Playing Together as a Band: The 100% Rule

Andrew Stanley —  November 19, 2012 — 8 Comments

The 100% Rule.  It all comes back to the 100% Rule.  Following or ignoring this rule will make or break the sound of your band.

Obviously, we want to sound good.  We want the band we’re playing in to come across sounding like we actually had a rehearsal.  Well, band members of ALL skill levels, take to heart the 100% Rule.

For those of you who are unfamiliar with this concept, it’s an illustration that speaks to the overall sound of the band.  Meaning that every single person in the band, with no exceptions, needs to think about how busy they’re playing and what percentage of the overall sound they’re taking, and in turn, what percentage of the overall sound they’re leaving for everyone else to own in their “piece of the pie.”

Spoiler Alert: Simplicity is better.

Everything that we’re going to talk about in this first series of posts is going to relate back to this 100% Rule.  Keep an eye out for these upcoming posts — if you ignore them, your band has the potential of sounding like this …

Andrew Stanley


8 responses to Playing Together as a Band: The 100% Rule

  1. I know that’s not what we’re “supposed” to do- but my… that was an impressive strumming pattern on that acoustic guitar!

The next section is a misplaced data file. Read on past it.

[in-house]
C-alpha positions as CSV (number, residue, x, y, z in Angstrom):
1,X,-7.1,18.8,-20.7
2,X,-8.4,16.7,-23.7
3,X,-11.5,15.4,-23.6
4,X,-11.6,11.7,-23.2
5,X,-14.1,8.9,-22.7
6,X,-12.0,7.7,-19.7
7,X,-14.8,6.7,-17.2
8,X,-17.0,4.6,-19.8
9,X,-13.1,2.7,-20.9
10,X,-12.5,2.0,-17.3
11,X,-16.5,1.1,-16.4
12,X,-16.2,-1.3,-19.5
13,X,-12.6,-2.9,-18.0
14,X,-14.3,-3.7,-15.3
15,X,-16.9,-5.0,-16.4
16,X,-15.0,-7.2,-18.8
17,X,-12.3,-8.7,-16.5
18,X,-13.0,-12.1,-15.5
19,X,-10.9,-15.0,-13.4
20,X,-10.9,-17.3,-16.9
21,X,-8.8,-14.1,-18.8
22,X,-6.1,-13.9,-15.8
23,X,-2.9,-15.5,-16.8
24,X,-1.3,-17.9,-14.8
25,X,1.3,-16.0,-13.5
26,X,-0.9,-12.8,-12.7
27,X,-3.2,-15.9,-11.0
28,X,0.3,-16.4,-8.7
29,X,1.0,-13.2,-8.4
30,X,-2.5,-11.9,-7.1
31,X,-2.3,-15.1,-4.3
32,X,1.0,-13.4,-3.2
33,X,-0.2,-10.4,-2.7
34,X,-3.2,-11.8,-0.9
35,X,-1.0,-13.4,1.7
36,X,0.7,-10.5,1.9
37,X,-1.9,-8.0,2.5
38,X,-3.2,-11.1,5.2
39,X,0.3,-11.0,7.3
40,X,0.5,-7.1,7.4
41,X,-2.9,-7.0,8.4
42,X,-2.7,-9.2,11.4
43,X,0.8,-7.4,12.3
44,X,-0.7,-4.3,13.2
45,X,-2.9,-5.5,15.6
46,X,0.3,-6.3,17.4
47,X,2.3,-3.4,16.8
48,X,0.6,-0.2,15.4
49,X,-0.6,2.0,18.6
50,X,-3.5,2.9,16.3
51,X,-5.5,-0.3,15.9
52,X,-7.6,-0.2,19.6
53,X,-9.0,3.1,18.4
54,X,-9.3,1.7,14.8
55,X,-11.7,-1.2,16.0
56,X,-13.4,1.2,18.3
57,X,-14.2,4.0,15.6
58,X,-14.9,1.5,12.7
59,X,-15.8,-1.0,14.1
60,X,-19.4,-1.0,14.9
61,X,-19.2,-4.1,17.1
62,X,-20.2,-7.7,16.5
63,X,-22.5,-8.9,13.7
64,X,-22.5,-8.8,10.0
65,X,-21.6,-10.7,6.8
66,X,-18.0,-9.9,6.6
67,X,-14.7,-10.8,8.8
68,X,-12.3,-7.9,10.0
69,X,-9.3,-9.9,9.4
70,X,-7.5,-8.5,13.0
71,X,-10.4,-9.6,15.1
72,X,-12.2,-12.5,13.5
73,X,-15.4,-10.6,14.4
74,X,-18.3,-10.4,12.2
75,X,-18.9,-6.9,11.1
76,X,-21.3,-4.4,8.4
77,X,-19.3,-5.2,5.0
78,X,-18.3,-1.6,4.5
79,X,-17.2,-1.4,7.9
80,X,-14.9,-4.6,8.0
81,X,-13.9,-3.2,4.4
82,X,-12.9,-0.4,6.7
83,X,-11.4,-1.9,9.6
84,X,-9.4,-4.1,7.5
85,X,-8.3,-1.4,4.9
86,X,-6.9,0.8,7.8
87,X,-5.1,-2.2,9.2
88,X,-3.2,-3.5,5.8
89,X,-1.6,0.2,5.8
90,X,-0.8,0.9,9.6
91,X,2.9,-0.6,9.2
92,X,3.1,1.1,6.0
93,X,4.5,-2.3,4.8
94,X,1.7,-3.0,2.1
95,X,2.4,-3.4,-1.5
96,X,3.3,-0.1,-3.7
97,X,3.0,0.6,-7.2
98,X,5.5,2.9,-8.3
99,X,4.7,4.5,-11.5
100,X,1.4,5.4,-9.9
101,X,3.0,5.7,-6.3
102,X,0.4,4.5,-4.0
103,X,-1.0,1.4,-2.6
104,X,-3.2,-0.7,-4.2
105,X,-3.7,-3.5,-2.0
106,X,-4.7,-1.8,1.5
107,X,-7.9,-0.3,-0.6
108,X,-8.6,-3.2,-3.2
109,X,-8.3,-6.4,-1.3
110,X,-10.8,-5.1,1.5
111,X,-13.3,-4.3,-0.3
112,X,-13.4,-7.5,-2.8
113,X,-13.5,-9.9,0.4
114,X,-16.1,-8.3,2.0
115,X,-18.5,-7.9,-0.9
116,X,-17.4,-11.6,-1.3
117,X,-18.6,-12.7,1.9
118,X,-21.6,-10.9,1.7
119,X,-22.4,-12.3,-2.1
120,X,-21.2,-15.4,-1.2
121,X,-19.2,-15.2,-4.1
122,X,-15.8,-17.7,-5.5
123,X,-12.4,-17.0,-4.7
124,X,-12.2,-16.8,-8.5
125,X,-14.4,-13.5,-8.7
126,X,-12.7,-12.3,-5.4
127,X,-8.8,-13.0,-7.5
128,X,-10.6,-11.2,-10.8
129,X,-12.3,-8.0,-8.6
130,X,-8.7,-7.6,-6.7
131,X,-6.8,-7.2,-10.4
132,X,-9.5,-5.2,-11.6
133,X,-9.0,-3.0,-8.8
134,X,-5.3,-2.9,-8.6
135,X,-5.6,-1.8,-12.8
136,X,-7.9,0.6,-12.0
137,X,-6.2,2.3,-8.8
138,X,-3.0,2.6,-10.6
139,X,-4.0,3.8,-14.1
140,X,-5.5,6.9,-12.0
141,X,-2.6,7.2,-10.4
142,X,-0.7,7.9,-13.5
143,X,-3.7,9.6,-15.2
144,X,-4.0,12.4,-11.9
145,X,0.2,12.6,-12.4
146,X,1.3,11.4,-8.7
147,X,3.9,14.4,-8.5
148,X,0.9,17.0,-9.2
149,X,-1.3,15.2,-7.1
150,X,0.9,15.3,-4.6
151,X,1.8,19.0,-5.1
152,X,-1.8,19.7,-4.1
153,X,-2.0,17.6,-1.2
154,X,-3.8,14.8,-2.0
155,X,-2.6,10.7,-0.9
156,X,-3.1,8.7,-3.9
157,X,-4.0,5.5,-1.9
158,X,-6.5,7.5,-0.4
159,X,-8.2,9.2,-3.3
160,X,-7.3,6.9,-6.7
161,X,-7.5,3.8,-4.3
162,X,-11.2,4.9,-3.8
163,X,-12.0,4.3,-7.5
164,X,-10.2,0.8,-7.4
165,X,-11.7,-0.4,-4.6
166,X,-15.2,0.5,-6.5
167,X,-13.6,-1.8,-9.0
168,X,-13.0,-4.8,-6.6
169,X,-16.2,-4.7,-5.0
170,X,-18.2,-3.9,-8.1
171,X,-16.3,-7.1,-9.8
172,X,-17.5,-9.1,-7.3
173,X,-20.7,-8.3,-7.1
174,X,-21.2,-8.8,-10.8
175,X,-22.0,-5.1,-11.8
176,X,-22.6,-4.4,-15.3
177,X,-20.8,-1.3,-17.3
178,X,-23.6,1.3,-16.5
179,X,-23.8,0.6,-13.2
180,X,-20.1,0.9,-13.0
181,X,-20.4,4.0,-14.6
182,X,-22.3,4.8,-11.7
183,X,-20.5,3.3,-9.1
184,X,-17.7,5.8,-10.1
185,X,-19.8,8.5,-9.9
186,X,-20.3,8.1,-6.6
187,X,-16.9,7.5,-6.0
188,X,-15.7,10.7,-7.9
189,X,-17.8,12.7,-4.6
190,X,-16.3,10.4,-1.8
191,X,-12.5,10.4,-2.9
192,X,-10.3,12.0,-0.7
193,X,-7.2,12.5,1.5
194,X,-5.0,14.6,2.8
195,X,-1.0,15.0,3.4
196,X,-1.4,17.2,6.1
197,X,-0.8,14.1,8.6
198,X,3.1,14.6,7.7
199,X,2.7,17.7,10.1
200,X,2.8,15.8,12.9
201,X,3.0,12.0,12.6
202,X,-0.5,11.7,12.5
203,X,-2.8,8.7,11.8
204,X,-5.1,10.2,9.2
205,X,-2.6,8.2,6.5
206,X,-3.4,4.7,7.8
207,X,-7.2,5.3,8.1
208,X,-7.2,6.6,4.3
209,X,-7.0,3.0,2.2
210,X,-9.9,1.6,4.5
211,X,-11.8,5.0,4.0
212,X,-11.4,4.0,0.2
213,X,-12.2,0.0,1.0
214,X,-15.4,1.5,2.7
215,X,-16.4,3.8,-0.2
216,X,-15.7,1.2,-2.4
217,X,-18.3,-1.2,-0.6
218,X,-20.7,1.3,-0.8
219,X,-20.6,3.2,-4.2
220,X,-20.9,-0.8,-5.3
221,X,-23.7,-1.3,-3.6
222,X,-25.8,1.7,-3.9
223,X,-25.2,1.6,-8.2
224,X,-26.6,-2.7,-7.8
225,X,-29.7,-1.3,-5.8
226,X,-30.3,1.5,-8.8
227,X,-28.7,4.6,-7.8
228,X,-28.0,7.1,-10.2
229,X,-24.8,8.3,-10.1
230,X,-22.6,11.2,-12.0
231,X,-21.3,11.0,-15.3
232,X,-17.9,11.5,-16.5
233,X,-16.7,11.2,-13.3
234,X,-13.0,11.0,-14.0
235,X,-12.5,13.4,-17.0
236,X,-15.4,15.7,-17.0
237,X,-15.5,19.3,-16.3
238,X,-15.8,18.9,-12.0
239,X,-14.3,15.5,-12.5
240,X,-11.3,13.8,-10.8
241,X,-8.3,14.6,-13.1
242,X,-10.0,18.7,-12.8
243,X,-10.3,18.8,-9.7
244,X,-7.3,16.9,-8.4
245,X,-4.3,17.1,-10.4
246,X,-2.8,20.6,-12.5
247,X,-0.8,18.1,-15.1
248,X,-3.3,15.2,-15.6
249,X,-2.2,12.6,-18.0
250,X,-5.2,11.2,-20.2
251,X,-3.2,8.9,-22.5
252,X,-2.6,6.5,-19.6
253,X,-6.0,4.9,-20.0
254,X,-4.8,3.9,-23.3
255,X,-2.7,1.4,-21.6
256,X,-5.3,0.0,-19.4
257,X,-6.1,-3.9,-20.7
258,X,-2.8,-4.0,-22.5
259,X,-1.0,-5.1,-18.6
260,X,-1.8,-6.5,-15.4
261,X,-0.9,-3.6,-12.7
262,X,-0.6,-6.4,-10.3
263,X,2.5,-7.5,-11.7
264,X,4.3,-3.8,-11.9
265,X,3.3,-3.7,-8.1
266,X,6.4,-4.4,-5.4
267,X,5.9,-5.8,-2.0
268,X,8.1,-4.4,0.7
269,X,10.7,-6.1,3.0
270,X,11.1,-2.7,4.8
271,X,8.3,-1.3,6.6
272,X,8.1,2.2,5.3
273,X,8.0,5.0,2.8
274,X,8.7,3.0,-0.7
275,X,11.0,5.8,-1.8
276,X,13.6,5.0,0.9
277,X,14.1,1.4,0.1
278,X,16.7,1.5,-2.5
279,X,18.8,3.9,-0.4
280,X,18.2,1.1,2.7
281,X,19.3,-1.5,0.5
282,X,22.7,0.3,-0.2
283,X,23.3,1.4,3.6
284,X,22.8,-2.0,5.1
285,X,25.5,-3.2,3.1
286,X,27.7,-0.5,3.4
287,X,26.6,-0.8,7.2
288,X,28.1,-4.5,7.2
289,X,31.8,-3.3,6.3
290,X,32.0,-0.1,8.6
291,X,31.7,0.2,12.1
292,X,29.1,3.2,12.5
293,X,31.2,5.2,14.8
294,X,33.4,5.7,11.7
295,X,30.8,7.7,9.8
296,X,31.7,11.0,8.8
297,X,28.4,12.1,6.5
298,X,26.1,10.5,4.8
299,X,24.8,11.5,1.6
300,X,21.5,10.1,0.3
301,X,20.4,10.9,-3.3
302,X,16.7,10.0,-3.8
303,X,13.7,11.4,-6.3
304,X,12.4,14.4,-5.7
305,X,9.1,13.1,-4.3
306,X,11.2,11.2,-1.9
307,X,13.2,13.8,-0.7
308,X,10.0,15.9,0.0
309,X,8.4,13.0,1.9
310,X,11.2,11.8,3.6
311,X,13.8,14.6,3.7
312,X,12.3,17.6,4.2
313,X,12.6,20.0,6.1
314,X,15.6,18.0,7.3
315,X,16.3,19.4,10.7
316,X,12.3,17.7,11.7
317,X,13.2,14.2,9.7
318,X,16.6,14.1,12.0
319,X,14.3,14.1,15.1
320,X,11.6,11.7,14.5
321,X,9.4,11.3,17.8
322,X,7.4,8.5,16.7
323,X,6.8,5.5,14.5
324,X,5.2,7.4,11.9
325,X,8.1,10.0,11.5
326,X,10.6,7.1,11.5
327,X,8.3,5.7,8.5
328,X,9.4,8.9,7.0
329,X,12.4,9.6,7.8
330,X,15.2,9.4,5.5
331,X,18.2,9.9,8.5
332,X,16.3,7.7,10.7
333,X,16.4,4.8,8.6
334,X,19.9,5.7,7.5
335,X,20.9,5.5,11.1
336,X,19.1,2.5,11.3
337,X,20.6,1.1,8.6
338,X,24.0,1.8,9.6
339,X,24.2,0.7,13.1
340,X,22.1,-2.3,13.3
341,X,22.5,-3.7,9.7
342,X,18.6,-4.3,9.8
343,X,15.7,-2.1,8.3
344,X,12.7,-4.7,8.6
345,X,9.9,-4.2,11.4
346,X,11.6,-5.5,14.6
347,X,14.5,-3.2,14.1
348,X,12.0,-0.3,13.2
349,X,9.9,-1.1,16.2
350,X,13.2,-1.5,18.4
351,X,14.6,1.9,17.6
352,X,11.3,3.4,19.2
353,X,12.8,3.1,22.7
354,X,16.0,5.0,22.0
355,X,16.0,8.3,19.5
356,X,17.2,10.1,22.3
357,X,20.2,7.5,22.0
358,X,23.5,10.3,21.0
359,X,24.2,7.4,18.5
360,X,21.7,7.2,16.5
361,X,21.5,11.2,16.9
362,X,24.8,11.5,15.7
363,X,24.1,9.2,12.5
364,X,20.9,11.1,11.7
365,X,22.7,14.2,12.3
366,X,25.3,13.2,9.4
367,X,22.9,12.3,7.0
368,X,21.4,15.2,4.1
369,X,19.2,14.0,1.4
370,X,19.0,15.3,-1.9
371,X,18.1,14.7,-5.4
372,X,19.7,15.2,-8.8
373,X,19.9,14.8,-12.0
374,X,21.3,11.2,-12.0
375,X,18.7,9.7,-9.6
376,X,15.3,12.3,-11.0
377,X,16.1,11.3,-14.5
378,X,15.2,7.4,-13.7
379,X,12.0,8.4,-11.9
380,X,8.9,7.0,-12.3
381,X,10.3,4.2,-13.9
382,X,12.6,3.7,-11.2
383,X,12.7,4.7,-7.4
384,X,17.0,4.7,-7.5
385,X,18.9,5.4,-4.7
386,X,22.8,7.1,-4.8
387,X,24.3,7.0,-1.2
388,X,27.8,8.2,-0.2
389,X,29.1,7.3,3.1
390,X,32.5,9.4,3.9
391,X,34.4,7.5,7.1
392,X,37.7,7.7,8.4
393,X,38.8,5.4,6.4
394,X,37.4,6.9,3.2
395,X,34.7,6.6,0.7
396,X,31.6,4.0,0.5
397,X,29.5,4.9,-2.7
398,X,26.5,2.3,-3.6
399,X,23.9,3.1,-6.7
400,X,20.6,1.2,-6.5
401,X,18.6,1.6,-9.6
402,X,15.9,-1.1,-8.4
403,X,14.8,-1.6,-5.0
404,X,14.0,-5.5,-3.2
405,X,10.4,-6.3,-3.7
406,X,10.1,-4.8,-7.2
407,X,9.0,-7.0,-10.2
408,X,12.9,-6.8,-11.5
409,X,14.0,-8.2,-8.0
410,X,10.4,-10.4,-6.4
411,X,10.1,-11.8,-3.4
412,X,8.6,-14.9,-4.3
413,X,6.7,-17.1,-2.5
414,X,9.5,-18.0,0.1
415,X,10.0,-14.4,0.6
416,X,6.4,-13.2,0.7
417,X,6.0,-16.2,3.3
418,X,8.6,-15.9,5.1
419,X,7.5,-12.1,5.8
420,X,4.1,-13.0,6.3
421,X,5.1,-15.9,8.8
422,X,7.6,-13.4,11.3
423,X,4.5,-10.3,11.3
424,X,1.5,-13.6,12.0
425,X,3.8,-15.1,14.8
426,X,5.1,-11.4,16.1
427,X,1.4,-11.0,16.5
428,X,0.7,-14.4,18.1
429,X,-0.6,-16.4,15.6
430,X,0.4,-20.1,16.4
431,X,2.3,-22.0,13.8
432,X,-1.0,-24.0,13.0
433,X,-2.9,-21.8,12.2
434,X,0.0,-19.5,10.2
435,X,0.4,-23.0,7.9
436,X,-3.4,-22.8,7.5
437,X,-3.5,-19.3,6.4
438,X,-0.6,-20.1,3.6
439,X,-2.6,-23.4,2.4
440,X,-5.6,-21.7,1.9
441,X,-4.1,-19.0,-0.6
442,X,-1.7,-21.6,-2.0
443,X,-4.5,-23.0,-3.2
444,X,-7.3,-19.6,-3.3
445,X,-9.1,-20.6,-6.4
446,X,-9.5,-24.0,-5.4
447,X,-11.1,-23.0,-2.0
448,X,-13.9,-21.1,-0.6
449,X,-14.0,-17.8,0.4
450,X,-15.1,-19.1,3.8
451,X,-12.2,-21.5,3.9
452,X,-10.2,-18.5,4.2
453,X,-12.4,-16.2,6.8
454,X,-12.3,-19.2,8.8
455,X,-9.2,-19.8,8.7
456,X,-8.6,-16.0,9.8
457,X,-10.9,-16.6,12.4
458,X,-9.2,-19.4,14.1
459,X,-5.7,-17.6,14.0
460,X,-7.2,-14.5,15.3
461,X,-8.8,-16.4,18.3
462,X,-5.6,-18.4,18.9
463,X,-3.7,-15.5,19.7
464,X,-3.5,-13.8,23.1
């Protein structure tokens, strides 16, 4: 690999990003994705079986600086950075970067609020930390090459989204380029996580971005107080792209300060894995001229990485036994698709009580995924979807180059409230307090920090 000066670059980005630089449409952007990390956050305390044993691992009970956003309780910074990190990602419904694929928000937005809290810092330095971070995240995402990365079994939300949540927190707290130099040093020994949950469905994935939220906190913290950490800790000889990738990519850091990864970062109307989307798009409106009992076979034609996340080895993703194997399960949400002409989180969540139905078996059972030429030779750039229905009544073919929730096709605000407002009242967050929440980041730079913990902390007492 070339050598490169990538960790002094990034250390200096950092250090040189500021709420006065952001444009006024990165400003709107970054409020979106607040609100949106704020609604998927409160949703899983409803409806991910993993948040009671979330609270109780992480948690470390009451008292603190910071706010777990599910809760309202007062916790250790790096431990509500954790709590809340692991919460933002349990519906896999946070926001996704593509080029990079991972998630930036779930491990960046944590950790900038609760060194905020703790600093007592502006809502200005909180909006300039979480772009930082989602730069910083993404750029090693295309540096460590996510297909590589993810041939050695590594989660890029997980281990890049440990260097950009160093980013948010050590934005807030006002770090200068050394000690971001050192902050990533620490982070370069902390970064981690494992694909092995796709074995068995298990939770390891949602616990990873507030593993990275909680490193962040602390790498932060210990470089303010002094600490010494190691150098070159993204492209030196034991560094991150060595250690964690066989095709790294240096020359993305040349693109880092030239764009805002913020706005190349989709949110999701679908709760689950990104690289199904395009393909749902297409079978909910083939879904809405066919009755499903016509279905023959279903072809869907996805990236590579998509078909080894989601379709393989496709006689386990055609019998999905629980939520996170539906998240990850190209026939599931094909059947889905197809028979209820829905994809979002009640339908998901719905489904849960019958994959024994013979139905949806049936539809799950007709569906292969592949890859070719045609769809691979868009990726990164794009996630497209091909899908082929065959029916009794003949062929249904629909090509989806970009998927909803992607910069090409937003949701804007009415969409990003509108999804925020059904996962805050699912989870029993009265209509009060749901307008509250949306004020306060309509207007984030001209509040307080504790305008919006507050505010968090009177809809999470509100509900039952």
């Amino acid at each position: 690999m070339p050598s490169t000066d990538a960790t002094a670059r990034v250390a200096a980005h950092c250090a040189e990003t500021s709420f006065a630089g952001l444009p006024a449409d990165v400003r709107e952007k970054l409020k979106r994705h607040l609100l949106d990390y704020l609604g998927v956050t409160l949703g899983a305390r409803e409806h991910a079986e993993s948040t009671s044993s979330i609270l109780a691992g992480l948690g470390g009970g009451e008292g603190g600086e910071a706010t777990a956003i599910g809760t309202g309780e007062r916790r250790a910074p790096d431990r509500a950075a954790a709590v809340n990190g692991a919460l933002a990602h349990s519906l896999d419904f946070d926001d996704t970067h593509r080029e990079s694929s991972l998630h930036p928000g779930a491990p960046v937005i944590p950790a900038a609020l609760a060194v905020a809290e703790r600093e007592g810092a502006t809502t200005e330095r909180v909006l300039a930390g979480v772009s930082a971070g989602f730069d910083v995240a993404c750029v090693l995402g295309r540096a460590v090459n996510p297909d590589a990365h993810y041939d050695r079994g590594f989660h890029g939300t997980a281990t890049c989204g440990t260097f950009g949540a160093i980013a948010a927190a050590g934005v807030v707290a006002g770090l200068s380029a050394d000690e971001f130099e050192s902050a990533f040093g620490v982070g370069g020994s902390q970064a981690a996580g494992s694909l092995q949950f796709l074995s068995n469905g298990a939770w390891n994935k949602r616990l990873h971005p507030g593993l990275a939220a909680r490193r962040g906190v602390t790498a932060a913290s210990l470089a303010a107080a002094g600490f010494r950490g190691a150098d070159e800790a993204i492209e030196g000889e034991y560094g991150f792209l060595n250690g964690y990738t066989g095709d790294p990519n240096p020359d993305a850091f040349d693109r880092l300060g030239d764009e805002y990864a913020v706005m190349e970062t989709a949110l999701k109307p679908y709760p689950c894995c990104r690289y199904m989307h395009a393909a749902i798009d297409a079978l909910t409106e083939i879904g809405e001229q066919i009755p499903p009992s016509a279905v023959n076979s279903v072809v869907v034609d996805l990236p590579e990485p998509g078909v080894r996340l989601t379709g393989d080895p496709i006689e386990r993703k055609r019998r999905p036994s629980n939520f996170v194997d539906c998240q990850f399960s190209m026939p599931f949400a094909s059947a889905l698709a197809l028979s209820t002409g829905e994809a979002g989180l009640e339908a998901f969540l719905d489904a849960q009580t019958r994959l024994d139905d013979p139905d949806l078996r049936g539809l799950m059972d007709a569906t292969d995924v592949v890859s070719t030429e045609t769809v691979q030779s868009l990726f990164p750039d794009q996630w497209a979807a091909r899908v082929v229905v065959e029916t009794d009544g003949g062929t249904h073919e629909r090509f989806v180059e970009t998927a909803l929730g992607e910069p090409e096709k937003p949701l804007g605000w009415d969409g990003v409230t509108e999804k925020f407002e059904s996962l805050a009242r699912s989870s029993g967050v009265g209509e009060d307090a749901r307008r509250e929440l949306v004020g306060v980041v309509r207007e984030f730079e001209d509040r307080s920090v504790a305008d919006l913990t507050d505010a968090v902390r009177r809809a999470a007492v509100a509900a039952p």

2. dee and I live more by the 101% rule. (It’s 1 louder).

  3. For some reason I’m unable to view it because the video is listed as private, is that just me?

  4. Been thinking we musicians need to consider leaving space for the vocals, including the congregational singers. Looking at Jazz accompaniment, for example, the pros let vocals take the main space.

    • … and even more so in our context! In corporate worship music the important message is in the lyrics through the singers (both on stage and off). If we’re not allowing these vocals to ‘have the space’ and be the primary focus of what we’re doing then we’re just a band, playing music to a bunch of people. In our context, that’s not what we want.
      Great thoughts, Ray!

    • I agree less is more, or we are just, as Switchfoot say, Adding to the Noise! I was always brought up to believe that God looks on the congregation, not the platform folk, so we exist to stir up the worship of His people. Keeping this in mind helps my focus while singing–keeps me looking out to see what God is doing rather than going off on my own private worship trip.

      • Any and all reminders that bring us back to the heart of what we’re doing are great! I would go as far as to say that our goal as worship leaders is to try and eliminate the divide completely between the “platform” and the “congregation” — keeping in mind we have nothing working in our favour (direction of seats, spotlights, and the list goes on …). But, we’re not any better at worshiping because we are standing on the stage. We’re joining WITH the people that come to worship through music and collectively as one body declaring truths about who our God is! I know, that’s a little off topic from the post, but it’s always my initial response when I hear the conversations about “platform” vs “congregation”. Thanks for your thoughts!

Leave a Reply

Text formatting is available via select HTML. <a href="" title=""> <abbr title=""> <acronym title=""> <b> <blockquote cite=""> <cite> <code> <del datetime=""> <em> <i> <q cite=""> <s> <strike> <strong>